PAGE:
TOPEKA — Gov. Jeff Colyer joined the administration’s agriculture and water officials Tuesday to sound an alarm about evidence of drought in 28 counties and moisture shortages in 29 counties throughout southwestern Kansas.
Kansans have been able to observe for themselves below-normal snow and rain during the past six months, but the governor said some may not realize conditions statewide raised the potential of a heavy wildfire season.
“The entire state of Kansas has been considered in drought or abnormally dry conditions for the past several weeks,” he said. “This has led to an extremely high risk of fire hazards and many have already occurred.”
He signed an executive order at the Capitol covering all 105 counties in Kansas. In that order, 28 were placed in emergency status, 29 in warning status and 48 in watch status.
The most imperiled region is the block of counties running from Hamilton County in the west across to an arc shouldered by Barton, Rice, Reno, Sedgwick and Sumner counties. The warning zone covers a swath one to four counties deep from the Colorado line over to Cowley, Chautauqua, Montgomery, Neosho and Allen counties.
The least threatened area includes counties on the Nebraska line, a large cluster of counties in northeast Kansas and the band of counties along the Missouri border.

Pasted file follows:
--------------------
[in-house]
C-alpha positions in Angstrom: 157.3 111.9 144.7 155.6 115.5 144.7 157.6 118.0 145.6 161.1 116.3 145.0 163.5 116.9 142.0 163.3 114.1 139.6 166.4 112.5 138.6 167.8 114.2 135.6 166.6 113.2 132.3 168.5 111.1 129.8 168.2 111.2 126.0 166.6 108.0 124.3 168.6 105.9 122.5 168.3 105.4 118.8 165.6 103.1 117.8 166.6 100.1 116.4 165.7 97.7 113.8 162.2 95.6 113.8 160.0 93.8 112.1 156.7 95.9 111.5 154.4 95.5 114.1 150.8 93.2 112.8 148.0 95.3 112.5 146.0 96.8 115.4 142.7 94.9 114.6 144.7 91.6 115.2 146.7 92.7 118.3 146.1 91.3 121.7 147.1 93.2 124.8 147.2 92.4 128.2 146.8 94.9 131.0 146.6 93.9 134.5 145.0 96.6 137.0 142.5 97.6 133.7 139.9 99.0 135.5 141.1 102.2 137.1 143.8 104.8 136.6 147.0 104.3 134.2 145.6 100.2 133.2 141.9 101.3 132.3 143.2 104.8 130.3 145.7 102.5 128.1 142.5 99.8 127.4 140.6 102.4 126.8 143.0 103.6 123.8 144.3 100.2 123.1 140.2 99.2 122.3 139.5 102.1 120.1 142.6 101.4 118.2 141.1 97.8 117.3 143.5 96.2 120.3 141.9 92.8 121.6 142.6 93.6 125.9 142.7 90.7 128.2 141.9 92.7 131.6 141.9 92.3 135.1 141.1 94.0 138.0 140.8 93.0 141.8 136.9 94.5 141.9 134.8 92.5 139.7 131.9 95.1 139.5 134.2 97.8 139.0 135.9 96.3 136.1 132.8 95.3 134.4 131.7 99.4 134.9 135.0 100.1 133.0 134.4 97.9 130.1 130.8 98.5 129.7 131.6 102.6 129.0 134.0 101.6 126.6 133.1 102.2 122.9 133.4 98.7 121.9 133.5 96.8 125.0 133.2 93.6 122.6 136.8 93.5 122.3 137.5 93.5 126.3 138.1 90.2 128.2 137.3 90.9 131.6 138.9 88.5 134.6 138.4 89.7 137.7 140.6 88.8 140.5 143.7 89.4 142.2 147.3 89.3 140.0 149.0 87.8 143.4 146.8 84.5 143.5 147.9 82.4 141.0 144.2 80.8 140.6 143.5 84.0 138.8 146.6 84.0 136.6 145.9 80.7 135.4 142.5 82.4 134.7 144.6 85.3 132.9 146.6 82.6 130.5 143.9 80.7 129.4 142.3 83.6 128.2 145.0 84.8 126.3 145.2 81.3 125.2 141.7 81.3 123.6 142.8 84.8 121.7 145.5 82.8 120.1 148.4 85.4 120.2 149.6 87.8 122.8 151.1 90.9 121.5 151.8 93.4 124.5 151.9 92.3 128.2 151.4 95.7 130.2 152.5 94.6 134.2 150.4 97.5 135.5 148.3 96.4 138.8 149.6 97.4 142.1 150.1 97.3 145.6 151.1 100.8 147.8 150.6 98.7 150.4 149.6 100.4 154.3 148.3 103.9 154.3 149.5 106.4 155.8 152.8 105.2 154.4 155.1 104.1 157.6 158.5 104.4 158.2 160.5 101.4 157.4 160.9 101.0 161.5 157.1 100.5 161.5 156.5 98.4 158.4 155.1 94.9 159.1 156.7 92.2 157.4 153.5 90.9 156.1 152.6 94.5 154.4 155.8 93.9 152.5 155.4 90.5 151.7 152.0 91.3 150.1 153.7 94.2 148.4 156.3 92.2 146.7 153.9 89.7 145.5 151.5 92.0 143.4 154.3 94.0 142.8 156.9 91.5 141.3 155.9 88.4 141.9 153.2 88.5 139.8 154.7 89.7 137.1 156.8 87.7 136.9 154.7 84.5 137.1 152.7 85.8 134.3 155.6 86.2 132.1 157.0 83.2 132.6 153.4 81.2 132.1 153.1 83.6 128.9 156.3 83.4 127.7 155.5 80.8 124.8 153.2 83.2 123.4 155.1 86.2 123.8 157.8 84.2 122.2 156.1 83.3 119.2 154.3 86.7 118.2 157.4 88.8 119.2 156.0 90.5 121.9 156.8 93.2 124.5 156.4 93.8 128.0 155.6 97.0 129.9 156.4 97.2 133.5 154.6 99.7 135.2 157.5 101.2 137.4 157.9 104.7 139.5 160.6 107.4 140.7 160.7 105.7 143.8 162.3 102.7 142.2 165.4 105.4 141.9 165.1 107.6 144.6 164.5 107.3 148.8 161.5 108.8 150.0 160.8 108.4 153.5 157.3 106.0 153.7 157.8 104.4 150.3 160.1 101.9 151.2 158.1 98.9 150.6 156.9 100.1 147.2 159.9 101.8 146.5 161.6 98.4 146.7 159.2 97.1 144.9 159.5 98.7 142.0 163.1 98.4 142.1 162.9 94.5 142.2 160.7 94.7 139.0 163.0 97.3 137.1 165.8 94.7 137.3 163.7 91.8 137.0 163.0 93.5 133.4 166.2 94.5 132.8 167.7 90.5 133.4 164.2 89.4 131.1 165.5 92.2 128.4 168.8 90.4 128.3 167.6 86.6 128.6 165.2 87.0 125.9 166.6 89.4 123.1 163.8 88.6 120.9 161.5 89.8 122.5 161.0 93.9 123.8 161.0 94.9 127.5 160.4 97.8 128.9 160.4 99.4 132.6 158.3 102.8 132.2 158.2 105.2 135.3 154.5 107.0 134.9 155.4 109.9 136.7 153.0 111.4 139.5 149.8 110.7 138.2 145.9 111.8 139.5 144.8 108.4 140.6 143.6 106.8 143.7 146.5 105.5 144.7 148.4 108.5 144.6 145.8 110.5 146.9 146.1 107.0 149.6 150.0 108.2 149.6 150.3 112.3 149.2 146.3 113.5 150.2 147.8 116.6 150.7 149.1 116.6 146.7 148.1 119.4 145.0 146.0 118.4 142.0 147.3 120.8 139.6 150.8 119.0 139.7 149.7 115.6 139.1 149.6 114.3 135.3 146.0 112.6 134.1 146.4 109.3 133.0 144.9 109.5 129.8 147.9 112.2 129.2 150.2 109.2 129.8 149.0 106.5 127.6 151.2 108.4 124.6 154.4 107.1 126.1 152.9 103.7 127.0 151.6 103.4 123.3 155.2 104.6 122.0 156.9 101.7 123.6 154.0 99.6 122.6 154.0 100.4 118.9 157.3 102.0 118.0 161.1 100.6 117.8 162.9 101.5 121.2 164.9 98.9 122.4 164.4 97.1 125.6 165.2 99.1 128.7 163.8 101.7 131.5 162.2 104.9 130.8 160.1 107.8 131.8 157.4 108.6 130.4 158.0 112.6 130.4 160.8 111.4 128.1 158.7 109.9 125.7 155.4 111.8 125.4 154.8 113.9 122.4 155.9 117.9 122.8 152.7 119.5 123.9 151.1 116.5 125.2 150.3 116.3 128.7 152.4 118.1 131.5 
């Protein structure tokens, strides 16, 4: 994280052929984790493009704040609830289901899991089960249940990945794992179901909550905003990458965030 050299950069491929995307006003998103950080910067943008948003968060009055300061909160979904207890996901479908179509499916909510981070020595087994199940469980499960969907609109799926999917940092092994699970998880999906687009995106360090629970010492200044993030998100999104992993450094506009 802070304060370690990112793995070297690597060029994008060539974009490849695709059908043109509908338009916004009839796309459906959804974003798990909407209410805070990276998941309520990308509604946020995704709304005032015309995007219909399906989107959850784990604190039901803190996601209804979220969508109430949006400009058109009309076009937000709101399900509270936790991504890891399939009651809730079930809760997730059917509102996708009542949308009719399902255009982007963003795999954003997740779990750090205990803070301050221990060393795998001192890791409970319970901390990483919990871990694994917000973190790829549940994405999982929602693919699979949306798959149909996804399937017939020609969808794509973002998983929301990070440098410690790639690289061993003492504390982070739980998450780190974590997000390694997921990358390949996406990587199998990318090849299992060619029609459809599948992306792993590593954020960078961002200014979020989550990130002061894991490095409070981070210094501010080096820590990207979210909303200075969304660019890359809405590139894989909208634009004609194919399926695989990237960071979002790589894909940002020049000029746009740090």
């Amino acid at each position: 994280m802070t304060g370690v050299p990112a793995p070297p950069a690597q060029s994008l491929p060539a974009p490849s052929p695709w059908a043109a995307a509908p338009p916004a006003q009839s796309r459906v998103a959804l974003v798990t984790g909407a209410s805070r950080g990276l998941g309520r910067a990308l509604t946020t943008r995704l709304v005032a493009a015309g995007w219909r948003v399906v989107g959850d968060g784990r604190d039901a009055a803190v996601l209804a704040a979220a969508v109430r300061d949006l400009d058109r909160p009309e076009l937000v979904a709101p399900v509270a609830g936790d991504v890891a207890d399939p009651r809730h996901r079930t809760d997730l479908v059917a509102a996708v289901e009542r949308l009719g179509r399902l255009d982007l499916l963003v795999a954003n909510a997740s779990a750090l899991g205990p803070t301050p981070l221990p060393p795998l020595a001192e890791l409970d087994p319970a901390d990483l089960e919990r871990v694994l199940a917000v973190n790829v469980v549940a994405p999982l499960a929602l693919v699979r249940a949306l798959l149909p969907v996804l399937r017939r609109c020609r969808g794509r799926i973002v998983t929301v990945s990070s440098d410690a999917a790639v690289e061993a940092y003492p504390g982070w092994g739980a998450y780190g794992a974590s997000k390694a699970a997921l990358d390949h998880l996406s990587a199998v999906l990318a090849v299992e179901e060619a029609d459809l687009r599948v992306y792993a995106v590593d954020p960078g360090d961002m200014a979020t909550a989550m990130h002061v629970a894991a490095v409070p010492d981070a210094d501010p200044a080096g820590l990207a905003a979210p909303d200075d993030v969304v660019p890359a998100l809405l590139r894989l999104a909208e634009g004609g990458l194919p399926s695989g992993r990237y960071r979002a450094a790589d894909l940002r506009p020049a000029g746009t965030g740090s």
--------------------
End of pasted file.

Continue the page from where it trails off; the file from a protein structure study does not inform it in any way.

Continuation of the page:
“While wildfires are the most urgent concern at this point, water supplies can be dramatically impacted in a very short period of time, especially as we start to enter into spring and summer months,” said Tracy Streeter, director of the Kansas Water Office.
State officials said counties in the emergency zone would be eligible to draw additional water from certain state fishing lakes.
In the past six months, state officials said, average precipitation in Kansas was 66 percent of normal rates. The situation worsened in January and February, with statewide precipitation falling to 43 percent of normal.
In addition to the executive orders, Colyer said the administration would begin the process of seeking permission for farmers or ranchers to cut hay or graze livestock on land enrolled in the federal conservation reserve program.
Jackie McClaskey, secretary of the Kansas Department of Agriculture, said other steps might be necessary if the drought continued to spread.
“Whether that means making sure regulations and statutes are in place to move hay or working with our federal partners to gain access to additional grazing land, we stand ready,” she said.